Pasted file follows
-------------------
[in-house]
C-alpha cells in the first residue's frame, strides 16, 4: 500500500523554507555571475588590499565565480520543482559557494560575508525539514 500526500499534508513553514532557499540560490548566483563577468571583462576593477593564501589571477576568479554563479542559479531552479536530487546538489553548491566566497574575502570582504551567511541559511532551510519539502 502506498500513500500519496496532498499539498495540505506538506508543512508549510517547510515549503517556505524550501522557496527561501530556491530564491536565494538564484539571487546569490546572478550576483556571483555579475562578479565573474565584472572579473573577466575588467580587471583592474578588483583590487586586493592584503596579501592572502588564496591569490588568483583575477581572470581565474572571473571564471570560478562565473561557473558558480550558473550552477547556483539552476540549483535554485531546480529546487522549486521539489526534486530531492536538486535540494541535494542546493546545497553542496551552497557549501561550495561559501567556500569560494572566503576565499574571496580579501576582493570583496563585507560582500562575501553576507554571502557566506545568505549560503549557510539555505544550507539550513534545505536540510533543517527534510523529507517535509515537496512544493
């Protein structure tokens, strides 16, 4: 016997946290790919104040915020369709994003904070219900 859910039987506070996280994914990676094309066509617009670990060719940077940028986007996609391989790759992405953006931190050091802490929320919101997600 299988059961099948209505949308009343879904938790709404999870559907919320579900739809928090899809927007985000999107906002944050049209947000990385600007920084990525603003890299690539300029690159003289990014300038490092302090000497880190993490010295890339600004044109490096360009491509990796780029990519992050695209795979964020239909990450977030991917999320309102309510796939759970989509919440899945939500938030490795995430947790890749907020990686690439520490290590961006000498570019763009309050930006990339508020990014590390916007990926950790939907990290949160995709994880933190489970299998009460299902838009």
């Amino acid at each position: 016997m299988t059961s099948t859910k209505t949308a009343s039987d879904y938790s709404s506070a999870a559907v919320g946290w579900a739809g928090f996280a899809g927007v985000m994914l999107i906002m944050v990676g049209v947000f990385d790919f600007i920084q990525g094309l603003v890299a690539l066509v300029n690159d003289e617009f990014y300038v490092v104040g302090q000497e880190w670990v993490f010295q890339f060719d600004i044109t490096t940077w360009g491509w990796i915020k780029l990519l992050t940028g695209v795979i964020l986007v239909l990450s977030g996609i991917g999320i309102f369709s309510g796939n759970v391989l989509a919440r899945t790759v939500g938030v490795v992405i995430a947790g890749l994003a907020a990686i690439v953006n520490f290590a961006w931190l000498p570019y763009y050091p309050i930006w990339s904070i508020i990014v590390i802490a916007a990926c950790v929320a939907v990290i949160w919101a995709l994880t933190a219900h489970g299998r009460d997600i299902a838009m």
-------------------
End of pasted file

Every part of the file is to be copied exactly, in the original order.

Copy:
[in-house]
C-alpha cells in the first residue's frame, strides 16, 4: 500500500523554507555571475588590499565565480520543482559557494560575508525539514 500526500499534508513553514532557499540560490548566483563577468571583462576593477593564501589571477576568479554563479542559479531552479536530487546538489553548491566566497574575502570582504551567511541559511532551510519539502 502506498500513500500519496496532498499539498495540505506538506508543512508549510517547510515549503517556505524550501522557496527561501530556491530564491536565494538564484539571487546569490546572478550576483556571483555579475562578479565573474565584472572579473573577466575588467580587471583592474578588483583590487586586493592584503596579501592572502588564496591569490588568483583575477581572470581565474572571473571564471570560478562565473561557473558558480550558473550552477547556483539552476540549483535554485531546480529546487522549486521539489526534486530531492536538486535540494541535494542546493546545497553542496551552497557549501561550495561559501567556500569560494572566503576565499574571496580579501576582493570583496563585507560582500562575501553576507554571502557566506545568505549560503549557510539555505544550507539550513534545505536540510533543517527534510523529507517535509515537496512544493
């Protein structure tokens, strides 16, 4: 016997946290790919104040915020369709994003904070219900 859910039987506070996280994914990676094309066509617009670990060719940077940028986007996609391989790759992405953006931190050091802490929320919101997600 299988059961099948209505949308009343879904938790709404999870559907919320579900739809928090899809927007985000999107906002944050049209947000990385600007920084990525603003890299690539300029690159003289990014300038490092302090000497880190993490010295890339600004044109490096360009491509990796780029990519992050695209795979964020239909990450977030991917999320309102309510796939759970989509919440899945939500938030490795995430947790890749907020990686690439520490290590961006000498570019763009309050930006990339508020990014590390916007990926950790939907990290949160995709994880933190489970299998009460299902838009």
């Amino acid at each position: 016997m299988t059961s099948t859910k209505t949308a009343s039987d879904y938790s709404s506070a999870a559907v919320g946290w579900a739809g928090f996280a899809g927007v985000m994914l999107i906002m944050v990676g049209v947000f990385d790919f600007i920084q990525g094309l603003v890299a690539l066509v300029n690159d003289e617009f990014y300038v490092v104040g302090q000497e880190w670990v993490f010295q890339f060719d600004i044109t490096t940077w360009g491509w990796i915020k780029l990519l992050t940028g695209v795979i964020l986007v239909l990450s977030g996609i991917g999320i309102f369709s309510g796939n759970v391989l989509a919440r899945t790759v939500g938030v490795v992405i995430a947790g890749l994003a907020a990686i690439v953006n520490f290590a961006w931190l000498p570019y763009y050091p309050i930006w990339s904070i508020i990014v590390i802490a916007a990926c950790v929320a939907v990290i949160w919101a995709l994880t933190a219900h489970g299998r009460d997600i299902a838009m």